I rescued the portobello mushrooms, Delicata squash (such a hearty vegetable it wasn’t any worse for the wear), leek and a bunch of on-the-verge rainbow chard, and used them to make a delicious and very nutritious quinoa dish. (And you know how I feel about quinoa, right? Love it!)

This quinoa dish was wonderful and it tasted like fall, really. Plus, it made so much I was able to eat it throughout the week. And the best part? No wasted-food guilt.

Friends, I think this is the start of a new era!

Here’s the recipe for This Feels Like Fall Quinoa:

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Summer Succotash

I’ve been having a great time this summer visiting the nearby farmers’ market on Saturdays, taking in the fresh smells and vibrant colors of the most amazing fruits and vegetables. I swear, I bought blackberries last weekend that were the size of my thumb! Unbelievable!

The only problem has been that I’ve been hoarding these amazing vegetables with no time to actually do anything with them! That all changed tonight with a delicious clean-out-the-fridge summer succotash. I took all the vegetables that were on the verge of, I’ll say it nicely, becoming compost and sauteed them with butter, olive oil and thyme, then served the whole mixture over quinoa for a perfectly fresh and light summer dinner!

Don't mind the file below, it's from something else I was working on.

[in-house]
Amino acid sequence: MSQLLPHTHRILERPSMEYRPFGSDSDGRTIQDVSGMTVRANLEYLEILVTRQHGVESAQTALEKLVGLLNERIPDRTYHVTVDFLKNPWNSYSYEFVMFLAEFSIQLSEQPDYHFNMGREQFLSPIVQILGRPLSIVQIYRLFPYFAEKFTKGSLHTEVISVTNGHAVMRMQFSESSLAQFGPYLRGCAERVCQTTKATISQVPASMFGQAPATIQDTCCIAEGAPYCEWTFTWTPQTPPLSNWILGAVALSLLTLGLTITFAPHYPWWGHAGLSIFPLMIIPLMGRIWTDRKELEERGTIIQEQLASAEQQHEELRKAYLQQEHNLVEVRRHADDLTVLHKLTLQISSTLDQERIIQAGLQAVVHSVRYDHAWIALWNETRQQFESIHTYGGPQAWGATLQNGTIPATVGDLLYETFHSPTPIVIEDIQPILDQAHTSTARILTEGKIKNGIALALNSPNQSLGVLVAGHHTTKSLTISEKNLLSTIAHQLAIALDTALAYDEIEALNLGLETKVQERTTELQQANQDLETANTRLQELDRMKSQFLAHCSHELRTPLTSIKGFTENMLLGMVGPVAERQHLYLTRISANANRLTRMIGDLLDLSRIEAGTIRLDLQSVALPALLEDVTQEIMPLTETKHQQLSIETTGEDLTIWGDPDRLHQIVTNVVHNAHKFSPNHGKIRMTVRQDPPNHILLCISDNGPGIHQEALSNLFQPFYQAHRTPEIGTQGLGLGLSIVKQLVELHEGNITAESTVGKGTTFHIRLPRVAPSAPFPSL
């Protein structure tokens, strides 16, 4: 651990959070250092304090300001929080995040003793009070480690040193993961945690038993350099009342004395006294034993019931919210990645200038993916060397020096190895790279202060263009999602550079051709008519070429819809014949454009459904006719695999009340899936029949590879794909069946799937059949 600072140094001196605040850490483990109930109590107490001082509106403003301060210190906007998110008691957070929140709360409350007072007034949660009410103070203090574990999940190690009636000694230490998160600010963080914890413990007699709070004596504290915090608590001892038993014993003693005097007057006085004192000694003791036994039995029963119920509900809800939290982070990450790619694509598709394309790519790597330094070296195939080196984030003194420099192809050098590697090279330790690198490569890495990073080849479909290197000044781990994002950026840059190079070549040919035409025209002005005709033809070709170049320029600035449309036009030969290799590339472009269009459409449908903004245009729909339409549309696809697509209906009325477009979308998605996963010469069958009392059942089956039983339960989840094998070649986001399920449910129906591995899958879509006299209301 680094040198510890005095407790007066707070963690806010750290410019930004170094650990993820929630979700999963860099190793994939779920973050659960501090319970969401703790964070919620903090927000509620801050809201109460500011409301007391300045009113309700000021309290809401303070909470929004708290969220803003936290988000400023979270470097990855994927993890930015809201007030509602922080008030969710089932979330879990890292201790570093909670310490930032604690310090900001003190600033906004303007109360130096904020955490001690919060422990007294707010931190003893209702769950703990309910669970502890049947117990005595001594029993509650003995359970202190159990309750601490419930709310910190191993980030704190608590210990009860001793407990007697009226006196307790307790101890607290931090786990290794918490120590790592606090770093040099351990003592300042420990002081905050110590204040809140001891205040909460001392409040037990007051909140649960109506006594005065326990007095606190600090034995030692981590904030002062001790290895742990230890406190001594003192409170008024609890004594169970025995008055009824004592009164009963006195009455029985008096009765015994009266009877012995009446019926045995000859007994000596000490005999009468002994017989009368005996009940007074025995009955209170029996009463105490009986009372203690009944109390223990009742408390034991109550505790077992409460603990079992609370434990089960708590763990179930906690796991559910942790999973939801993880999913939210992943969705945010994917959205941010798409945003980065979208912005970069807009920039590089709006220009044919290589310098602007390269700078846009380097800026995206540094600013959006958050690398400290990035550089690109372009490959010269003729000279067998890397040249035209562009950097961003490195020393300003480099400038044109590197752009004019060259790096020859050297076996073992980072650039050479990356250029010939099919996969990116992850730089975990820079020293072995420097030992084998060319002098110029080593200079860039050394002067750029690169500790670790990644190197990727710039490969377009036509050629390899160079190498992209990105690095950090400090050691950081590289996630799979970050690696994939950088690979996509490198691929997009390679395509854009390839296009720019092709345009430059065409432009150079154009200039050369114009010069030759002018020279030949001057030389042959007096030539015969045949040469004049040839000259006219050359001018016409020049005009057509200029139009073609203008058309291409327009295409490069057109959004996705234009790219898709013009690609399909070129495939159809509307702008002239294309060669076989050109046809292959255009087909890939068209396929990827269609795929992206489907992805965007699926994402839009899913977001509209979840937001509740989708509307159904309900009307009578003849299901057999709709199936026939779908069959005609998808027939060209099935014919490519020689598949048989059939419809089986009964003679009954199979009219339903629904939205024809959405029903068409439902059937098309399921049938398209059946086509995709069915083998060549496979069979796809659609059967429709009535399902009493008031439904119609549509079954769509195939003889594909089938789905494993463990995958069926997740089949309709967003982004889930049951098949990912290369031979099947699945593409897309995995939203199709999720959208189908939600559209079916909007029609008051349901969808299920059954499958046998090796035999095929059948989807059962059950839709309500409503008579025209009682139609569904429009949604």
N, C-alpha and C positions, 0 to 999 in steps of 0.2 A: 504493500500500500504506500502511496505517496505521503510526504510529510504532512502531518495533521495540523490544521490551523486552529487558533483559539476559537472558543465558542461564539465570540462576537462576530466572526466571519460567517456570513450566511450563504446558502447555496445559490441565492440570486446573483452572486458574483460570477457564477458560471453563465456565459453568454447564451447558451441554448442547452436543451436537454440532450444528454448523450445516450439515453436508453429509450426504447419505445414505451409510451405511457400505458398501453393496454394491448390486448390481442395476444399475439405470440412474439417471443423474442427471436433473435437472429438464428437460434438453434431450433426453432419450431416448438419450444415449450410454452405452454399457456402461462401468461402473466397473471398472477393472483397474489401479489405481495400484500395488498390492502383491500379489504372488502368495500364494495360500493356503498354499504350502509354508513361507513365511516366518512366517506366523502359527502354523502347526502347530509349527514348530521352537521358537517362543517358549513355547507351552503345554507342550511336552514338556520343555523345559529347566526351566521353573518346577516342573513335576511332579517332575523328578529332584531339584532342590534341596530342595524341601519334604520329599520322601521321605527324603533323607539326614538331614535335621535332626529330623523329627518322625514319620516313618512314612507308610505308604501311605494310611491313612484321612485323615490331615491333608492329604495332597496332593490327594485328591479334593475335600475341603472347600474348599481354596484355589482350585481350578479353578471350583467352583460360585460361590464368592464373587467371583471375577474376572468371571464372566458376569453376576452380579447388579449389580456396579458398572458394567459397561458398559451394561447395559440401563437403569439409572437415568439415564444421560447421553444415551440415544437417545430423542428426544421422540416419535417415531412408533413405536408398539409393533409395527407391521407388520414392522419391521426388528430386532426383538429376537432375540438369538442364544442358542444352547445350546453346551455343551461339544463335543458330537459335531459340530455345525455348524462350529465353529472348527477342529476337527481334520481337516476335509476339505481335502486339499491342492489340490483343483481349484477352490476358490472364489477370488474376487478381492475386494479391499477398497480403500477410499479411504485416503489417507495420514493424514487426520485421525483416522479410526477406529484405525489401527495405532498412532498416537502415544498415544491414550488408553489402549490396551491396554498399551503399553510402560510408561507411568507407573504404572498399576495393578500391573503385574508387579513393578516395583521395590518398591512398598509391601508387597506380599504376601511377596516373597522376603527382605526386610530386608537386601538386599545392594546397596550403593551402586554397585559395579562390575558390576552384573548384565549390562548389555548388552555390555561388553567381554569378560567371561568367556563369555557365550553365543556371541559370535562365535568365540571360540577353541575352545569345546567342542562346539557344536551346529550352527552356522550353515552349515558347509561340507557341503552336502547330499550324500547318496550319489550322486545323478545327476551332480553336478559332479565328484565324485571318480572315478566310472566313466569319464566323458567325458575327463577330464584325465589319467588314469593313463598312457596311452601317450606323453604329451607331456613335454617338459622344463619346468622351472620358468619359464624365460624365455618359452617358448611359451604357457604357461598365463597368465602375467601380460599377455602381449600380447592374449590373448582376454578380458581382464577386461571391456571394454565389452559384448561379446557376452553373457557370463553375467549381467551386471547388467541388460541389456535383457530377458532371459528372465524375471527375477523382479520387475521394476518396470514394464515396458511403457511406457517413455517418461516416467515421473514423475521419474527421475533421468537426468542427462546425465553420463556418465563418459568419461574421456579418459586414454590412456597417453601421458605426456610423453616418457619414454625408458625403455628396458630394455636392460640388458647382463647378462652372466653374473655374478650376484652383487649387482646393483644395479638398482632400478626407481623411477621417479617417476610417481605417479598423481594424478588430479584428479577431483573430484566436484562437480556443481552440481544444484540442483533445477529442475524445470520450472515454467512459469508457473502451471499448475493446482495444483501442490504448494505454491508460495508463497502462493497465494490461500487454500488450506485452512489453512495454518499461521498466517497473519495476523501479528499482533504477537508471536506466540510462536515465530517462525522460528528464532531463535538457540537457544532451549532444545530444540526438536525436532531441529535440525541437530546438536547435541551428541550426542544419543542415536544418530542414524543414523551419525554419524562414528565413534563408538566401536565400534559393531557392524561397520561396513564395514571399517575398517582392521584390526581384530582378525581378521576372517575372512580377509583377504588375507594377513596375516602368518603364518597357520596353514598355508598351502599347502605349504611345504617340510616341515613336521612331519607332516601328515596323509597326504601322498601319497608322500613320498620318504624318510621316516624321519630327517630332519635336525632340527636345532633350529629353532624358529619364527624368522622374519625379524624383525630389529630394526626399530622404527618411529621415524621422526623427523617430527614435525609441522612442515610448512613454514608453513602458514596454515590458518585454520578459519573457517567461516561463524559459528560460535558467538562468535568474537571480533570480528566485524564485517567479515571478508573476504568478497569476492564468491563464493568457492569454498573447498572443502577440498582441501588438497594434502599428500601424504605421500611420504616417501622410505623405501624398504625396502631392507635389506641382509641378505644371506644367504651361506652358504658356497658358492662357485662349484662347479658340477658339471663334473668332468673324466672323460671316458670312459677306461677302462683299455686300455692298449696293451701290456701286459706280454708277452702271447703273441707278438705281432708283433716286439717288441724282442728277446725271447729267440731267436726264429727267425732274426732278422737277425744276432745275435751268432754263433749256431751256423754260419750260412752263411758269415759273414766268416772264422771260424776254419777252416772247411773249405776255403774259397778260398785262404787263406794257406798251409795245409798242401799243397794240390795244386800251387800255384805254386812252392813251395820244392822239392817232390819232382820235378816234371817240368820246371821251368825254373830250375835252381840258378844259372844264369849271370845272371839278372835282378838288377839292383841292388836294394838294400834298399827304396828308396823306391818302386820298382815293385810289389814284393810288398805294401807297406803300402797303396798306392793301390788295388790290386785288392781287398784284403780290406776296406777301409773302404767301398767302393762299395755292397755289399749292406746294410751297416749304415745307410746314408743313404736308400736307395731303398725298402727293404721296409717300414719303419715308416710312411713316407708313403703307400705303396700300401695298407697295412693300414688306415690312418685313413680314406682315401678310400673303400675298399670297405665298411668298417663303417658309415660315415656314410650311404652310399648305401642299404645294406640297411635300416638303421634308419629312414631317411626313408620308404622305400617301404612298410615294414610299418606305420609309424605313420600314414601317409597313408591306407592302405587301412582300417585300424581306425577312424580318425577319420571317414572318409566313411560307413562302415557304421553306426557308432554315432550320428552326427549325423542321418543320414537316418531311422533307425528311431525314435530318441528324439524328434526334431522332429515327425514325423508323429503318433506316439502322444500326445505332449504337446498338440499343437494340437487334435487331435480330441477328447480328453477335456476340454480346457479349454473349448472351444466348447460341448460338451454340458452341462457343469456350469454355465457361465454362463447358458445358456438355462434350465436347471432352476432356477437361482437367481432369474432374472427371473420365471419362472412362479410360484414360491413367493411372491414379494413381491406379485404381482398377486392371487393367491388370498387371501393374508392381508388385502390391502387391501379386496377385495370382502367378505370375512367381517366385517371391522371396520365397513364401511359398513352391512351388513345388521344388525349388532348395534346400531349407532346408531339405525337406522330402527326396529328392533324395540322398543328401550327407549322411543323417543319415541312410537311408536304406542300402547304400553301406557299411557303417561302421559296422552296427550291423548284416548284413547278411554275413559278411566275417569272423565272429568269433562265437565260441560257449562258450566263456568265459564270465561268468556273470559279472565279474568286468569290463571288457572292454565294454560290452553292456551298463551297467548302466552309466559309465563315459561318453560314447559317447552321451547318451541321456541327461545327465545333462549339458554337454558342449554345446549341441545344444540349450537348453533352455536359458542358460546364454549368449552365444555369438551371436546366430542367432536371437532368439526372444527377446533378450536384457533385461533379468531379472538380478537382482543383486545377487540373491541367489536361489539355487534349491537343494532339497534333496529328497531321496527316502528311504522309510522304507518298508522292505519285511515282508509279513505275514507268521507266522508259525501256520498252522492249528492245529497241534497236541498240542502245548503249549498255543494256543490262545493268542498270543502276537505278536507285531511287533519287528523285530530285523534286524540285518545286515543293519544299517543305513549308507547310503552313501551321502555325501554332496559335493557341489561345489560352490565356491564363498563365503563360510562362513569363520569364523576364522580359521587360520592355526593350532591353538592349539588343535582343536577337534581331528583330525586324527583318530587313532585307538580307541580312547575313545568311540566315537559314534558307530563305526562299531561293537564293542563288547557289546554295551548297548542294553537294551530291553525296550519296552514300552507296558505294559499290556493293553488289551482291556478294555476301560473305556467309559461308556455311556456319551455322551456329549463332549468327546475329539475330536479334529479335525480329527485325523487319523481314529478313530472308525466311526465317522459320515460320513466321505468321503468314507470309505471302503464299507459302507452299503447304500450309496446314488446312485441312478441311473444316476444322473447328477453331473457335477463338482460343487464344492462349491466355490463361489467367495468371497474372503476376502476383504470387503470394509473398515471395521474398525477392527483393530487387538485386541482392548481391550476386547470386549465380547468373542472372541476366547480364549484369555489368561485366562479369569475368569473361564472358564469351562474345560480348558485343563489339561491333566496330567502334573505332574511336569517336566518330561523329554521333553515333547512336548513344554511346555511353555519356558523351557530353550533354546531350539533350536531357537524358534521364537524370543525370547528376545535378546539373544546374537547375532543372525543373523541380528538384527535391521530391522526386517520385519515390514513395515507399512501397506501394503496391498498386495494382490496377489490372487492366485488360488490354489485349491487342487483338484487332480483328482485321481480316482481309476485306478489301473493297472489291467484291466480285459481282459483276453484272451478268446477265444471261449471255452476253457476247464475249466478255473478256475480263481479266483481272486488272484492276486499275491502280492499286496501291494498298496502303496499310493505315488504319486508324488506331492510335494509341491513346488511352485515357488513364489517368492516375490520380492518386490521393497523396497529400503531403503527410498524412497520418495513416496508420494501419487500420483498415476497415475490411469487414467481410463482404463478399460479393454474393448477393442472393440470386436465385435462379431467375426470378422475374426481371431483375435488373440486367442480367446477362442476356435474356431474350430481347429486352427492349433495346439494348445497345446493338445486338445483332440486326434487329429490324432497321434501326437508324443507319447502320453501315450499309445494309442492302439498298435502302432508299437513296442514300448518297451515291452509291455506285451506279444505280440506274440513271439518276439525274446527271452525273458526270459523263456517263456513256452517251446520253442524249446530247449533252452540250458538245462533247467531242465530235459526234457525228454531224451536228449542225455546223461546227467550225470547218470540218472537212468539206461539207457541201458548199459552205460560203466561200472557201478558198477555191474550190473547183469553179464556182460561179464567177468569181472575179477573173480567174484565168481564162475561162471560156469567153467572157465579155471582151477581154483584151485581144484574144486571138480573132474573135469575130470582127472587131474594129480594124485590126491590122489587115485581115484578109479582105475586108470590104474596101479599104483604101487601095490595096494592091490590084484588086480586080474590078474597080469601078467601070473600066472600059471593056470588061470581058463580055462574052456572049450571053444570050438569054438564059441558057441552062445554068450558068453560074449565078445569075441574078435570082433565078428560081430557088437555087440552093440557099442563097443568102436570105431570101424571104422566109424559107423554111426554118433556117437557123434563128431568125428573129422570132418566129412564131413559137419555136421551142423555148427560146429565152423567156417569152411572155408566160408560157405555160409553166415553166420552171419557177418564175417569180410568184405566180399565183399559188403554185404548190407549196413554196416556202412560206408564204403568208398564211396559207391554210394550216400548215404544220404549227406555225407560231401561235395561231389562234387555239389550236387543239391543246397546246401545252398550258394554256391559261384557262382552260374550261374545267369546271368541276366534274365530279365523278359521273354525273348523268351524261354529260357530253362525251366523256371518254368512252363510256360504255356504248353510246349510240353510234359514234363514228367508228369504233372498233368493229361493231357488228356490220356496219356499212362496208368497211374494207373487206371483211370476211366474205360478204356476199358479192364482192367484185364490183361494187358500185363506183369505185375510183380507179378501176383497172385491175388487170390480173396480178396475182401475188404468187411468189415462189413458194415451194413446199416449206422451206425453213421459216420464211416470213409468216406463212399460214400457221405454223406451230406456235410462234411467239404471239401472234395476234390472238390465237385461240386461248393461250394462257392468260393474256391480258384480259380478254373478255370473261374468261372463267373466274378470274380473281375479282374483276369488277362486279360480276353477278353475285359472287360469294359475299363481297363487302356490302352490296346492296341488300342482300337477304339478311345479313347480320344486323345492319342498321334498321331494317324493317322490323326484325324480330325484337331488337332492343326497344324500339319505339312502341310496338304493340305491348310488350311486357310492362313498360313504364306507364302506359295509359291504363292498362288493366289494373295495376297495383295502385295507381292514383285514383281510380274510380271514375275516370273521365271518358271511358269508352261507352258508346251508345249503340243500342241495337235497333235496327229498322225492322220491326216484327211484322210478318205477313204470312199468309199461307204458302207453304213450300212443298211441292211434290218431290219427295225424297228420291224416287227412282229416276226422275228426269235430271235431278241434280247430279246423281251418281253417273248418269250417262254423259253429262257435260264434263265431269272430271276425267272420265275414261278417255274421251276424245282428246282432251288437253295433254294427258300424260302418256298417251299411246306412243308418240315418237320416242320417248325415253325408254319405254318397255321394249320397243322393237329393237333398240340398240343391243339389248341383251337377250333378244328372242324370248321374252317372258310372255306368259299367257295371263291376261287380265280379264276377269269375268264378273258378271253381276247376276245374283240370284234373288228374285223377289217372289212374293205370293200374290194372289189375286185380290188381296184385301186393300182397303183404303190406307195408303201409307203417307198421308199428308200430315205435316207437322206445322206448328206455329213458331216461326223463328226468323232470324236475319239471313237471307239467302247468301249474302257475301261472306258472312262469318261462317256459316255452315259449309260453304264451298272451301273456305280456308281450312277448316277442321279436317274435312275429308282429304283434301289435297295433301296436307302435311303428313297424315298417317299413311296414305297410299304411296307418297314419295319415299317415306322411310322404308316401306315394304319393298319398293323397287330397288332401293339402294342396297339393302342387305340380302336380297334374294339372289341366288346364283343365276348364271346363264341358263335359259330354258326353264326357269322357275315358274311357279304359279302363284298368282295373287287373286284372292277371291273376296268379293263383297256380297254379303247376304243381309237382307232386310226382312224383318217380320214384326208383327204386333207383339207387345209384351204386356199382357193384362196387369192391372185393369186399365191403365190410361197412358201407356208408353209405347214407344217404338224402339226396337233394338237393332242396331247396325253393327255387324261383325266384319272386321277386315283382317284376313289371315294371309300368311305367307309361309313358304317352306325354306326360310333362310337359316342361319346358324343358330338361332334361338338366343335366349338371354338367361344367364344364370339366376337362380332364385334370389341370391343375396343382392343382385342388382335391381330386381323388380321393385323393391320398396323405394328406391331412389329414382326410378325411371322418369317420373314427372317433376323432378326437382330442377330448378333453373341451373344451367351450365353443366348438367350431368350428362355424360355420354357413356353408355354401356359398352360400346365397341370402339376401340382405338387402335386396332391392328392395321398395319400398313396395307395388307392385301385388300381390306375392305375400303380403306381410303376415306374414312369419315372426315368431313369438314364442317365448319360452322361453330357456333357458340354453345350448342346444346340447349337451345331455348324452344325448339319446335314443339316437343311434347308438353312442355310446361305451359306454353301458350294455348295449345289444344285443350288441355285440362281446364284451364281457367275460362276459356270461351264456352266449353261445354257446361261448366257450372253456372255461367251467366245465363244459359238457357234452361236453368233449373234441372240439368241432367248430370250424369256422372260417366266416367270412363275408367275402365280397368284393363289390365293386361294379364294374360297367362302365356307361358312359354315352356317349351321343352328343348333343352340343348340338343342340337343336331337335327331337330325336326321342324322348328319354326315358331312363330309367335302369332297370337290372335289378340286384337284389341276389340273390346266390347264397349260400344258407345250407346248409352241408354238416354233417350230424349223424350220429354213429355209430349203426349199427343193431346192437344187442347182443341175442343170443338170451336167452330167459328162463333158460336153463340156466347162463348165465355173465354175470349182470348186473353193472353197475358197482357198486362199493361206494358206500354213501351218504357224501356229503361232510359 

I used onions, garlic, green beans, mushrooms, corn and little heirloom tomatoes, but you can use whatever you have on hand. Although, according to the ever-reliable Google search, a succotash is made of corn and some sort of bean (usually lima), so I’m pretty sure this counts. Even if it doesn’t – I don’t care because it just tastes SO good!

Here’s the recipe for Summer Succotash:

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Pretending It’s Summer Quinoa

Pretending It's Summer Quinoa

Pretending It's Summer Quinoa

I’m over winter. Quite frankly, I just don’t feel like dealing with it anymore.

Now I get that this is what happens when one chooses to live in the Midwest. And generally I can accept it. What I get sick of is the tease. Yes, Weather, I said it. You’re a tease and I don’t appreciate it. You give us two gorgeous days when I was able to leave the house in jeans and a sweater MINUS a coat and scarf, then it snows. Snow! And wind! Lots and lots of wind.

I’m over it. I just am.

So in protest I made a summer quinoa dish with avocado, tomatoes and black beans. It was delicious and even made me temporarily forget that my winter boots are still sitting by the front door because, you know, just in case… (we don’t like to jinx things here in Cubs land).

If you’re anything like me and aching for Spring to start in reality and not just on the calendar, then make this dish. It’s easy, is great as leftovers, and can be served cold or heated if you really need to ward off the winter’s chill.

Pretending It's Summer Quinoa

Pretending It's Summer Quinoa

Here’s the recipe: